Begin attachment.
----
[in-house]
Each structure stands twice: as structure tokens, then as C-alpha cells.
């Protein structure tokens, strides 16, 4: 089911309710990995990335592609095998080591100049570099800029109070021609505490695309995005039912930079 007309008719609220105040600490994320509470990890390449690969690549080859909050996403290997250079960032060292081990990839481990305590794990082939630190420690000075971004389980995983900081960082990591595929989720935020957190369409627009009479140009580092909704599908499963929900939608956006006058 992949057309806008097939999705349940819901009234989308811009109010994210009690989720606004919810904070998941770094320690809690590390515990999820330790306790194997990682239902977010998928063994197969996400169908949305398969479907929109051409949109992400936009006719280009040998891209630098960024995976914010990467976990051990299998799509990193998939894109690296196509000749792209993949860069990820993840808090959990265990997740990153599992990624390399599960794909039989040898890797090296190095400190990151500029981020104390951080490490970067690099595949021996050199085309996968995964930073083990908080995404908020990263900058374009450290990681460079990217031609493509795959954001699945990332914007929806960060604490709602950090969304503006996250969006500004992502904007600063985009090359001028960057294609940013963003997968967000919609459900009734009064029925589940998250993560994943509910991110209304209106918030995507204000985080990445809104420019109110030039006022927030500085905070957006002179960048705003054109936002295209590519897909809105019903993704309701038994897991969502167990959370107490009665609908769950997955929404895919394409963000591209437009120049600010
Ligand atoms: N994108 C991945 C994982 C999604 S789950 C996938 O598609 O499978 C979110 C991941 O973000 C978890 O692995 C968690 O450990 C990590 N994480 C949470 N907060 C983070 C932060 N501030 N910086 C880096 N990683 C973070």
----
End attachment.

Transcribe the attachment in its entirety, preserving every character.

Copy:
[in-house]
Each structure stands twice: as structure tokens, then as C-alpha cells.
């Protein structure tokens, strides 16, 4: 089911309710990995990335592609095998080591100049570099800029109070021609505490695309995005039912930079 007309008719609220105040600490994320509470990890390449690969690549080859909050996403290997250079960032060292081990990839481990305590794990082939630190420690000075971004389980995983900081960082990591595929989720935020957190369409627009009479140009580092909704599908499963929900939608956006006058 992949057309806008097939999705349940819901009234989308811009109010994210009690989720606004919810904070998941770094320690809690590390515990999820330790306790194997990682239902977010998928063994197969996400169908949305398969479907929109051409949109992400936009006719280009040998891209630098960024995976914010990467976990051990299998799509990193998939894109690296196509000749792209993949860069990820993840808090959990265990997740990153599992990624390399599960794909039989040898890797090296190095400190990151500029981020104390951080490490970067690099595949021996050199085309996968995964930073083990908080995404908020990263900058374009450290990681460079990217031609493509795959954001699945990332914007929806960060604490709602950090969304503006996250969006500004992502904007600063985009090359001028960057294609940013963003997968967000919609459900009734009064029925589940998250993560994943509910991110209304209106918030995507204000985080990445809104420019109110030039006022927030500085905070957006002179960048705003054109936002295209590519897909809105019903993704309701038994897991969502167990959370107490009665609908769950997955929404895919394409963000591209437009120049600010
Ligand atoms: N994108 C991945 C994982 C999604 S789950 C996938 O598609 O499978 C979110 C991941 O973000 C978890 O692995 C968690 O450990 C990590 N994480 C949470 N907060 C983070 C932060 N501030 N910086 C880096 N990683 C973070």